In recognition, I was granted the award. It was announced on the platform’s global website and social media platforms. This recognition only keeps me steady and determined to work in accordance with the values, principles and rules that are at the core of the legal and arbitration profession.
In Arab societies, women often suffer from difficulties in performing their work for various reasons. What are the main challenges and obstacles you overcame?
Since the second half of the twentieth century, there has been a growing awareness of the importance of women’s education in different fields, including law. The door was opened for women to continue their specialisation in international commercial law and to prove their competence and leadership qualities, especially in arbitration.
When I attended arbitration seminars in the 1990s, there were very few female presenters and the women pursuing post-graduate studies in international commercial law were not numerous. Today, things have changed. A greater number of female students specialise in arbitration, especially since it has become part of the academic curricula of post-graduate studies in many law faculties.
As for my own experience, when I decided to pursue legal studies with the aim of becoming a judge, my father warned that it would be challenging for a woman to make herself a name in this field, which was dominated by men. That was the first challenge for me. The second challenge was when I decided to be an arbitrator, not a judge empowered by the public authority. This was a first challenge for a Middle Eastern woman who decided to become an arbitrator, even though a small number of women had already authored valuable publications on arbitration, such as Samiah Rashid, Hafiza Hada, Hasiba Al-Qalyubi and others. The greatest challenge was that our culture gives power to the man, and it would be difficult to appoint a woman to settle domestic and international disputes and be trusted with this task as the women’s role is presumably limited to providing support without being the decision maker.
When I decided to work in this field, some of my friends advised, “Don’t go down this road. No man will marry you.” However, I refused to believe in this advice, and eventually met my husband who accepted the risk and we decided to build our family together.
I do admit that without the support of my husband and children and their acceptance of my role in life, I could not have succeeded in my career as an international arbitrator. In fact, I am honoured that my children, Ziad and Zeina, also chose the path of law and pursued a legal profession.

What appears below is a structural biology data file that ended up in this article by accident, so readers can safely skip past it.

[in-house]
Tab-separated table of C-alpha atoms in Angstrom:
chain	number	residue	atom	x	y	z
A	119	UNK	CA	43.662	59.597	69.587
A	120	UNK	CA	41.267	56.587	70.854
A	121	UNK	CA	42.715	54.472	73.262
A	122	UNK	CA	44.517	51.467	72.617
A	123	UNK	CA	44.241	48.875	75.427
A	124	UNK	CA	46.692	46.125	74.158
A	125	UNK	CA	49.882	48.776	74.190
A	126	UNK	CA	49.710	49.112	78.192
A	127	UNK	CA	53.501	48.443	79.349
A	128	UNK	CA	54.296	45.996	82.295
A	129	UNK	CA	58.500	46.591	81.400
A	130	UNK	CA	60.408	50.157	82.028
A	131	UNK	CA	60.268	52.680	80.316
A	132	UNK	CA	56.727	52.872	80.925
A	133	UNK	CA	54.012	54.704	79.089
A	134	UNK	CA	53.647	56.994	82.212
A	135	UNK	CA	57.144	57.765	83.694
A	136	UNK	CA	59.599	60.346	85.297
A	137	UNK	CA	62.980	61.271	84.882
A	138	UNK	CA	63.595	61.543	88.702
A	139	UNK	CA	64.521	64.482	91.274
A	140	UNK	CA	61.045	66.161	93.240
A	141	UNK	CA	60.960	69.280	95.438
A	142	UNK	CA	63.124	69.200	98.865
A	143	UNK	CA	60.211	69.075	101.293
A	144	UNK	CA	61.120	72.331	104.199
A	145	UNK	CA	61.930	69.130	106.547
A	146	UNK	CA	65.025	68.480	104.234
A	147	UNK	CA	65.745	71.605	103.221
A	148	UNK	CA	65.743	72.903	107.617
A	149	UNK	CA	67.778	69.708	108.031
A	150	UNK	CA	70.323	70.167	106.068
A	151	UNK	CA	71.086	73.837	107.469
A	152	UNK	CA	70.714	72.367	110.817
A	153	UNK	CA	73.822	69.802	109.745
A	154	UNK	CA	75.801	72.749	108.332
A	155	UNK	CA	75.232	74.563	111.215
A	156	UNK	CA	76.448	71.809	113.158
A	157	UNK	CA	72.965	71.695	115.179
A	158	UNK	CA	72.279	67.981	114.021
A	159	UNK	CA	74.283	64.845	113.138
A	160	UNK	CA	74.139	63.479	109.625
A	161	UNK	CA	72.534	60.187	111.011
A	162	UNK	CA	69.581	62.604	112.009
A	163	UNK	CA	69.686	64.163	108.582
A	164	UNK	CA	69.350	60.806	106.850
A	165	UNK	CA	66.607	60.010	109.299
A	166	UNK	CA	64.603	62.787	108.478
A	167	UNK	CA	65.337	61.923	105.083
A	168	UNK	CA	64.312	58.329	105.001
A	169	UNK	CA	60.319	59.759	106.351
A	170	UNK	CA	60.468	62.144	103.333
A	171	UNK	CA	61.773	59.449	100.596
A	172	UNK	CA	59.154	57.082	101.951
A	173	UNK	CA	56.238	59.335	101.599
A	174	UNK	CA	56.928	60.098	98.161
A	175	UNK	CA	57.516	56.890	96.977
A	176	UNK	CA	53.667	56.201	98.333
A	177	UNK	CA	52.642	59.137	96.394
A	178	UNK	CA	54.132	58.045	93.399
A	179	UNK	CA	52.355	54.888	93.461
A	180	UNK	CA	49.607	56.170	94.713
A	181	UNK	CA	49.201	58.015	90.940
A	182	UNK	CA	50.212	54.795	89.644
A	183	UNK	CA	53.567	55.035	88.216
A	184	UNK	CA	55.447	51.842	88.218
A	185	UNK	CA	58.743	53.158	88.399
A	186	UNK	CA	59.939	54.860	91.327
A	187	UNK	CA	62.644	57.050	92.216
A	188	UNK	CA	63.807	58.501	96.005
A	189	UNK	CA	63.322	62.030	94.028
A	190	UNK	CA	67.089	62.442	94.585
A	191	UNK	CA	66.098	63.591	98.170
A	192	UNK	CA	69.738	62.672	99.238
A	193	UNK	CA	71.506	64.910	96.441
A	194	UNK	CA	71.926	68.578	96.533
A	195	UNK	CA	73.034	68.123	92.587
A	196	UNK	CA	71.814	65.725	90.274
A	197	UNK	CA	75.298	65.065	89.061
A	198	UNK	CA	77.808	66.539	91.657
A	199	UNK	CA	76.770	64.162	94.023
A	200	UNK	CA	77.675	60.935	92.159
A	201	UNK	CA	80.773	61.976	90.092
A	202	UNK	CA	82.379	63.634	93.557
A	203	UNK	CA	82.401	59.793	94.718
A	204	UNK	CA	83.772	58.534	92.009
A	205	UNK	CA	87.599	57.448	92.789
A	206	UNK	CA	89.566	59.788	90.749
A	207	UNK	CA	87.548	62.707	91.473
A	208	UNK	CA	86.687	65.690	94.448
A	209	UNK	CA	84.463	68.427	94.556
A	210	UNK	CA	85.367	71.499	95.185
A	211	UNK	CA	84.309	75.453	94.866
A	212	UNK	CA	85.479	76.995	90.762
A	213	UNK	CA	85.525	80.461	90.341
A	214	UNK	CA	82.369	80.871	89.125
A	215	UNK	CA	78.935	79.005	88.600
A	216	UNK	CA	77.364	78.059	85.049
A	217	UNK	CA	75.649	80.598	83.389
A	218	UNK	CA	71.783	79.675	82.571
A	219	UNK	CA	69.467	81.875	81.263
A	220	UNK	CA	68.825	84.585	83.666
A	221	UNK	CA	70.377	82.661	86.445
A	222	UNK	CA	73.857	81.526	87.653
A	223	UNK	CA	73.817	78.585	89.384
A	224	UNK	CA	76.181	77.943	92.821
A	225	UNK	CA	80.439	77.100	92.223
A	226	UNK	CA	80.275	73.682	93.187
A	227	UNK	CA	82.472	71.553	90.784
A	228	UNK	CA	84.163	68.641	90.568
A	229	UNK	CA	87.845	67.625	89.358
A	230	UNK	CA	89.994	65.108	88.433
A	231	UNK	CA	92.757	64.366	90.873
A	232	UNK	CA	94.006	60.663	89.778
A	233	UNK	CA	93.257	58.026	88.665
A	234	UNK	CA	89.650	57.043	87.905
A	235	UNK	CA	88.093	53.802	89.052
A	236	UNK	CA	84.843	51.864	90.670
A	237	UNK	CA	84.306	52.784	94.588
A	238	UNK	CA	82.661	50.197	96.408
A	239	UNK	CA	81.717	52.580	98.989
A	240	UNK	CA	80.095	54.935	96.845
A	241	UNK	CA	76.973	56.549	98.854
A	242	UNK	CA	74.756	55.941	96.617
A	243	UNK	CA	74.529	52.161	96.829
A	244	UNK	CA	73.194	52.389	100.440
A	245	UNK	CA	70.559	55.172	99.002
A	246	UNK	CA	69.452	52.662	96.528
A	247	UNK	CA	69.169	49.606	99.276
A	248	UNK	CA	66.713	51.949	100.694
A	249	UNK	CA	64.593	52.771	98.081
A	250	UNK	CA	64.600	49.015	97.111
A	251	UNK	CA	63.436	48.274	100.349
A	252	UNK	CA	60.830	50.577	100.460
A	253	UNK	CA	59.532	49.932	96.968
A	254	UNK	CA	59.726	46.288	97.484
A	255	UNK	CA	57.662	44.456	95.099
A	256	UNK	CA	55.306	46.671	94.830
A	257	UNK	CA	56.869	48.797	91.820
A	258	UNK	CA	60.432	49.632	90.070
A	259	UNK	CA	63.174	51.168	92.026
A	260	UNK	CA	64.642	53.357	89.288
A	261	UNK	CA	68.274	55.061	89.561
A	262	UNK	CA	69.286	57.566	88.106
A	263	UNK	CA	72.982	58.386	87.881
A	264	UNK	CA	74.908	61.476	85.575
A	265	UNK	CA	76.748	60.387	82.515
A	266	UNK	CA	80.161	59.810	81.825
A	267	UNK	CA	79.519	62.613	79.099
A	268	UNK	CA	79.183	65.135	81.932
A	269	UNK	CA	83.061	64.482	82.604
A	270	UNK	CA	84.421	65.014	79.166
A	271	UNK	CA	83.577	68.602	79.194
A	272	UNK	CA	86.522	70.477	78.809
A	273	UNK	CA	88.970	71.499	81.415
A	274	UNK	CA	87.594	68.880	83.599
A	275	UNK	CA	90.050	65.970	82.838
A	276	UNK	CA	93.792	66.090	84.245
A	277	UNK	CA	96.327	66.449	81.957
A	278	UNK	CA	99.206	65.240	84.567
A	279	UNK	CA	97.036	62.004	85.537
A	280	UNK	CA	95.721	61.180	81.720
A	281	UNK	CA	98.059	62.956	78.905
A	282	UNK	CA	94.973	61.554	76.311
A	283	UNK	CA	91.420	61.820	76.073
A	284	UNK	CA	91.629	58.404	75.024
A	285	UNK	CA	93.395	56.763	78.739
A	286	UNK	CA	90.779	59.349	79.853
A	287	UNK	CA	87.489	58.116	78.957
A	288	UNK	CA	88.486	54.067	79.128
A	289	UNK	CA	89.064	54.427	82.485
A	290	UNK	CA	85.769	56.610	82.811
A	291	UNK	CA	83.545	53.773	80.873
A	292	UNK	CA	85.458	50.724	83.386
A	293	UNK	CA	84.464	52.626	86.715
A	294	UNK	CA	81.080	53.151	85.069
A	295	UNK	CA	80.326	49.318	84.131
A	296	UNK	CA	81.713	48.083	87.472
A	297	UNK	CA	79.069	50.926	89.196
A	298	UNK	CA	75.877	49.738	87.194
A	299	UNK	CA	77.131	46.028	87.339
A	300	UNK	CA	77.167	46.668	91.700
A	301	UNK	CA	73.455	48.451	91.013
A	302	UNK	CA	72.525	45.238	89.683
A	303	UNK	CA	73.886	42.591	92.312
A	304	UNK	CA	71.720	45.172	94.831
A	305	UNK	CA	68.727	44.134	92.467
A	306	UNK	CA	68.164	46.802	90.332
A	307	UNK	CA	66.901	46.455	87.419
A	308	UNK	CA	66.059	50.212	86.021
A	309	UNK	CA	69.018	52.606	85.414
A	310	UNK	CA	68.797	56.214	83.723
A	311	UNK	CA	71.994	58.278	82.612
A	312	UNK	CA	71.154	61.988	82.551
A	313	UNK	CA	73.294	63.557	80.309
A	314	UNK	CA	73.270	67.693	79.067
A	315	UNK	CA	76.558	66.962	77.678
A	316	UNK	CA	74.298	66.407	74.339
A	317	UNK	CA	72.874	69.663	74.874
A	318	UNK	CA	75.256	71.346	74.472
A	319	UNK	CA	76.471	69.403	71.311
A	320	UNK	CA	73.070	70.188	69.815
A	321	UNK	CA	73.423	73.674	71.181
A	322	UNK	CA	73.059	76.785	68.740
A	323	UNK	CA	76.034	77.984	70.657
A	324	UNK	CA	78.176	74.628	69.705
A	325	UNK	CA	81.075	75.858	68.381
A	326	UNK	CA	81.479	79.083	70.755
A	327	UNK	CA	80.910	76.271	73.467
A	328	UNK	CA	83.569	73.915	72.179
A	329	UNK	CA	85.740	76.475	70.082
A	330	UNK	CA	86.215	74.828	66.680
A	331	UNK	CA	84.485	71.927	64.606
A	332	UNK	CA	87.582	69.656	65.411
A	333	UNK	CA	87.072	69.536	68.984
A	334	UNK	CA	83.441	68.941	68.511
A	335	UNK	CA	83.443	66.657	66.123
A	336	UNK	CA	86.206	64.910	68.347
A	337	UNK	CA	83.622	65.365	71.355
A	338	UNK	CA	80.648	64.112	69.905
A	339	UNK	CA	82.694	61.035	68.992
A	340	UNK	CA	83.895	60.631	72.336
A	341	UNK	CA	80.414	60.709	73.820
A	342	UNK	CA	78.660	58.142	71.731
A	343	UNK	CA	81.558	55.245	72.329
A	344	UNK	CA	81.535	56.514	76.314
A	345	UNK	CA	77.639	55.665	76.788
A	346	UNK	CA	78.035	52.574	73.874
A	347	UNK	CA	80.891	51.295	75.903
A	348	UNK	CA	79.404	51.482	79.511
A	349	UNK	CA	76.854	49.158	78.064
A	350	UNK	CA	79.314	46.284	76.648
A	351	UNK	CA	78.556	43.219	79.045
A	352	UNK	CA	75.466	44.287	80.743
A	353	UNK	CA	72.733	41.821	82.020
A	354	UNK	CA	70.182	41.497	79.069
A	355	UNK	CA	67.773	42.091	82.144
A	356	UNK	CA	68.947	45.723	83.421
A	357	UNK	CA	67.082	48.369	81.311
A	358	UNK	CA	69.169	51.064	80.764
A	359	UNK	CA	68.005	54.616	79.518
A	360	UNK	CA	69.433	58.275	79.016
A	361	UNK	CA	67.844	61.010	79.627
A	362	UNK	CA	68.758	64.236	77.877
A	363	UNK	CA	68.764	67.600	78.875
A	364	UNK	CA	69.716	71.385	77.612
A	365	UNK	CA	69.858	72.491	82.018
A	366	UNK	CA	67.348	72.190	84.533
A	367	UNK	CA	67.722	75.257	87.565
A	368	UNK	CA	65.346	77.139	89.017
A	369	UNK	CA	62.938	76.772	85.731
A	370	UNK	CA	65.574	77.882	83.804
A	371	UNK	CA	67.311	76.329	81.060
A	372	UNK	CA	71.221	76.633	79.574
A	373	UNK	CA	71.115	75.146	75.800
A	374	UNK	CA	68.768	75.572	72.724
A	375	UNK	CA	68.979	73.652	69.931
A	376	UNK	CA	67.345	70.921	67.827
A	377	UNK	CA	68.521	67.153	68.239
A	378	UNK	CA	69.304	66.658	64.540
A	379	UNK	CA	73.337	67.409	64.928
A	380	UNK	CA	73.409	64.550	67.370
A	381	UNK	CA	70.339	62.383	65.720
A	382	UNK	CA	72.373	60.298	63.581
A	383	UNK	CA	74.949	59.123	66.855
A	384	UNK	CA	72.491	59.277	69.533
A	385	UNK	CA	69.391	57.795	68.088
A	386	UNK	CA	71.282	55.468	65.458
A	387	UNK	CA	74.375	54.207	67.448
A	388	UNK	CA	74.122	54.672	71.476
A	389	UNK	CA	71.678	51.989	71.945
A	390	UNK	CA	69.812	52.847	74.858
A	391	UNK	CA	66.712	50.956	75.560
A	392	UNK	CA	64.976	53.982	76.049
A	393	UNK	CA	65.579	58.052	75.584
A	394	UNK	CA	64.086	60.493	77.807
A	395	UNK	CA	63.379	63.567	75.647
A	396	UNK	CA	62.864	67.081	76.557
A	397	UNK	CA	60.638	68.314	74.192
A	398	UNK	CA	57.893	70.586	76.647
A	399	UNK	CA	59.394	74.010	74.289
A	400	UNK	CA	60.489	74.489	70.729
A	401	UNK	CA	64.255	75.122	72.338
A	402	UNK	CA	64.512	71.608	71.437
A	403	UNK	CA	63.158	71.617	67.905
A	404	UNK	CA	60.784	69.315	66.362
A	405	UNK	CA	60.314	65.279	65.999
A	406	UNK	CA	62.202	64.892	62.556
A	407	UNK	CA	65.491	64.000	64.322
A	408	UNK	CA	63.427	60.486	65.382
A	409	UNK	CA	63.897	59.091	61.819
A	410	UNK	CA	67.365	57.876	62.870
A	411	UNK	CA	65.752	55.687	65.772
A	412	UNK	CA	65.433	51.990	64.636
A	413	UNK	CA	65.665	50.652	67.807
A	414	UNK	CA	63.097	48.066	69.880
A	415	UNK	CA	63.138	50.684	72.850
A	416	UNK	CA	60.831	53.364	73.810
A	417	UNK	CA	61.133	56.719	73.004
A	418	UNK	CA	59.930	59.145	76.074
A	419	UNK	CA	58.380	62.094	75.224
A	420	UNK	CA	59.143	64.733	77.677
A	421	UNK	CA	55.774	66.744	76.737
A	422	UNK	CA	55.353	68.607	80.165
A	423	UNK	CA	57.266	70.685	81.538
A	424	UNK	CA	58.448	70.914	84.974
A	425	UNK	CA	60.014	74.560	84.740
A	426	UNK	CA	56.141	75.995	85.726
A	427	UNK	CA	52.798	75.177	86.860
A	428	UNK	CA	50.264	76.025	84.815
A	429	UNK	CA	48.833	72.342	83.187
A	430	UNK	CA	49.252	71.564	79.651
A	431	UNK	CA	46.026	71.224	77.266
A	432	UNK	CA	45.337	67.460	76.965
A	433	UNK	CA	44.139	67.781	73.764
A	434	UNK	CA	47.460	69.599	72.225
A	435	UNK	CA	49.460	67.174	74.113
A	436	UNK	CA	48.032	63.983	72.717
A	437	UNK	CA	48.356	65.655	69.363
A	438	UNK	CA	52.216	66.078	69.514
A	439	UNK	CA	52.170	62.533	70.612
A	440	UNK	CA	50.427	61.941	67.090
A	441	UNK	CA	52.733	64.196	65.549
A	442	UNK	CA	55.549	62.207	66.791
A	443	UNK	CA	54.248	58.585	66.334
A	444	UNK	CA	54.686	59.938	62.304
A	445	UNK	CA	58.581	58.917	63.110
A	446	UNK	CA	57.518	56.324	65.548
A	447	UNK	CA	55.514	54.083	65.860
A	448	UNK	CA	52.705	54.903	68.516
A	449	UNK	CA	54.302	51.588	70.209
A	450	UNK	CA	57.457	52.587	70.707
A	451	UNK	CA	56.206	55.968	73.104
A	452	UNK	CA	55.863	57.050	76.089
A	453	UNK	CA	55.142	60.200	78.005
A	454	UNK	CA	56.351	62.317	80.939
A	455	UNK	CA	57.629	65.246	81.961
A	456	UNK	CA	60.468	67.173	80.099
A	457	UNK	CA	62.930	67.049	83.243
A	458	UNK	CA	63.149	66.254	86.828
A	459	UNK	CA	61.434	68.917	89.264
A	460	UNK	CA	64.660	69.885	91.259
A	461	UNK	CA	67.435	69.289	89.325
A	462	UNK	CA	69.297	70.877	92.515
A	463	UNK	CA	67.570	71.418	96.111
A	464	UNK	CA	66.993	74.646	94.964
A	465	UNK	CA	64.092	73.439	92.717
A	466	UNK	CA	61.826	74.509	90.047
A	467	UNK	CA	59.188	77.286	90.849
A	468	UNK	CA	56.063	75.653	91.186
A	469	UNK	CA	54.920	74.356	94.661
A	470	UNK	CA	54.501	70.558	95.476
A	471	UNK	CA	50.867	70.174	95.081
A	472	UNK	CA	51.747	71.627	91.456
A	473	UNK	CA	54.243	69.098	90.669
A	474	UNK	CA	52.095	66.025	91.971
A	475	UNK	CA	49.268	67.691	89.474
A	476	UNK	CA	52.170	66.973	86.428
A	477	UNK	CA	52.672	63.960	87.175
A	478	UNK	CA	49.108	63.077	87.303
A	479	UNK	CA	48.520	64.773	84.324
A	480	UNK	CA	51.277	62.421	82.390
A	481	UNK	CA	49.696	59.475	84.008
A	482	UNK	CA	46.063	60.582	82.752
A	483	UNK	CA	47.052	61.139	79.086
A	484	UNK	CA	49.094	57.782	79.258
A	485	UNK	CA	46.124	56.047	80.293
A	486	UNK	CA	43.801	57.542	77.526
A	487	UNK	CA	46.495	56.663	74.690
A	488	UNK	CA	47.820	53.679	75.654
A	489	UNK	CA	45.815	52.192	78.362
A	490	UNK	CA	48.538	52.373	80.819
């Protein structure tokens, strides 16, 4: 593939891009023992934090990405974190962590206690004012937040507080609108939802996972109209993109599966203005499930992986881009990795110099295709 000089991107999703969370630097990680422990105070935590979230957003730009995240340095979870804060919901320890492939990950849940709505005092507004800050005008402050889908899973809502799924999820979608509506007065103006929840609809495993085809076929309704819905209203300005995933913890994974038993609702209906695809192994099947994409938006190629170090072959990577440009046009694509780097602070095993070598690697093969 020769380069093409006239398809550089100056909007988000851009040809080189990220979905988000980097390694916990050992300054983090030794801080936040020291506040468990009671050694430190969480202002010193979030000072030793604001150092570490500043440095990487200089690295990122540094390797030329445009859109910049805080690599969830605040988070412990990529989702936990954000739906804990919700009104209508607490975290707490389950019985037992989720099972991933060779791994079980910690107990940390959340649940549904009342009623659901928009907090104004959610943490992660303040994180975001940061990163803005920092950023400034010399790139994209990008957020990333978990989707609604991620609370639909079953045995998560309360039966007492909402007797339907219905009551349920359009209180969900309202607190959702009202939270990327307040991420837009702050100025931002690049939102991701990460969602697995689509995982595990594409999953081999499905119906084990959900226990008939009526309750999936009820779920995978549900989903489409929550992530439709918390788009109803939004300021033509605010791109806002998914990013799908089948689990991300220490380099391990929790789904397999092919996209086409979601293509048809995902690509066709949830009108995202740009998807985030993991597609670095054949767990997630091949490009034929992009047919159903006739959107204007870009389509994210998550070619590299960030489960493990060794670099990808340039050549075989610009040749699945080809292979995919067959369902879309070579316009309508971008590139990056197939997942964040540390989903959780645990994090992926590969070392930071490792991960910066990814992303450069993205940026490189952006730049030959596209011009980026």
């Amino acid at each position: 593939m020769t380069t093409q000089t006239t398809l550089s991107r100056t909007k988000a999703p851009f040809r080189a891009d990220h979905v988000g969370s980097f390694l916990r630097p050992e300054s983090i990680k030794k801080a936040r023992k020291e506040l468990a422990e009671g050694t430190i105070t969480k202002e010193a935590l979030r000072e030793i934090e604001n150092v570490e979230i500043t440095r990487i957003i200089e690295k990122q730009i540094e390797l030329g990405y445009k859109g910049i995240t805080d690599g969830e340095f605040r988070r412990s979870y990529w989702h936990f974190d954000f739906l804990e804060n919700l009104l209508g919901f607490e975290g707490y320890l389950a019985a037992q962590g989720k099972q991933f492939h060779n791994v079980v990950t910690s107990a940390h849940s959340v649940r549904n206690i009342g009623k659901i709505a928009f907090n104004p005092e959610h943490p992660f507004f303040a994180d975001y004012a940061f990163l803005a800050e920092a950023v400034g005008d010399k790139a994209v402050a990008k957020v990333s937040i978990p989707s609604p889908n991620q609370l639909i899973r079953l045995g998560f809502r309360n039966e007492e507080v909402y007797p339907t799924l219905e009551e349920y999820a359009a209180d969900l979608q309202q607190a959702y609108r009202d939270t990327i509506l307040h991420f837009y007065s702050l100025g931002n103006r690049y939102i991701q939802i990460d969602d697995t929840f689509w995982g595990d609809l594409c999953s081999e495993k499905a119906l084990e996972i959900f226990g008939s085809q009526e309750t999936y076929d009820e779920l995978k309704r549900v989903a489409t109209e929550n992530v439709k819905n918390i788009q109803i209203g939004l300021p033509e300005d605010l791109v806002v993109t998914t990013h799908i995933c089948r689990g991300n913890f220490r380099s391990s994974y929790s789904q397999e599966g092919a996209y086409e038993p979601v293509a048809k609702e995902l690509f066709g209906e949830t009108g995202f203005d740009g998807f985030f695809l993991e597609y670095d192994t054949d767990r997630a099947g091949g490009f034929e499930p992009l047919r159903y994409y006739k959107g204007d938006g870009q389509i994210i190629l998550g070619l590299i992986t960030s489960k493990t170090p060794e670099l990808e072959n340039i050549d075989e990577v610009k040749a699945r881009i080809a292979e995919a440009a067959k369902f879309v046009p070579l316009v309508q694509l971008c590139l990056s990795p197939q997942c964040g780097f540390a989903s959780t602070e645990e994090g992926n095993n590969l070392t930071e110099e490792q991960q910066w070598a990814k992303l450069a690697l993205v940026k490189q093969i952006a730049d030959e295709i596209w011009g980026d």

The placement of trust in a woman and the acknowledgement of her role in the business world did not come easy. On one occasion, I remember when my name was once proposed as president in a local arbitration, one of the arbitrators refused to have a woman chair the arbitral tribunal. A female arbitrator faces challenges. Imagine being required to have the freedom of movement and travel, being required to build a high professional reputation without losing her femininity and being required to assume at one-and-the-same time her roles of professional arbitrator, wife and mother. It requires that she put her career before her social life, and even before her family when necessary. Most of these matters are very sensitive.
Indeed, combining work and family life is an additional challenge. This may constitute an initial obstacle to seizing the opportunities in life, but I genuinely believe that women can manage their time and responsibilities for their family and their work in a balanced way.
In light of my experience, I would say that being a woman in arbitration is not the story of “men vs. women,” as it is not the story of “women from the West vs. women from the Middle East.” In fact, becoming an international arbitrator is a challenge in itself, be it for men or women, in the Middle East or anywhere else in the world.
Needless to say, much remains to be done at the national and international levels to ensure a change of mentality and gender equality. I believe the most important changes start within, especially for women themselves, along with men who support this development. Only then will we be able to raise awareness about the importance of this issue and make the image of female arbitrators much clearer in the arbitration world.
Dr. Nayla, today you set an excellent example for the youth who seek excellence and success in legal practice. What is the most important advice you give them?
After practising and teaching law for more than 40 years, my conviction only increased that there is a need to promote the knowledge and culture of international law in civil, common and Islamic law systems, especially in terms of promoting private justice, i.e. arbitration. I encourage young people to pursue their academic studies, because this is their greatest asset.
They ought to set ambitious goals and consistently aspire to perform with professional excellence. Challenges are inevitable, and one must continue with strength and determination, armed with professional ethics. The road to success requires diligent and continuous work. Success would only be a matter of time! Gebran Khalil Gebran says: “The value of a person is not measured by what they achieved but by what they seek.”
Last but not least, allow me to thank you and thank Arabisk London Magazine for hosting me. I wish you and the dear readers success and accomplishment.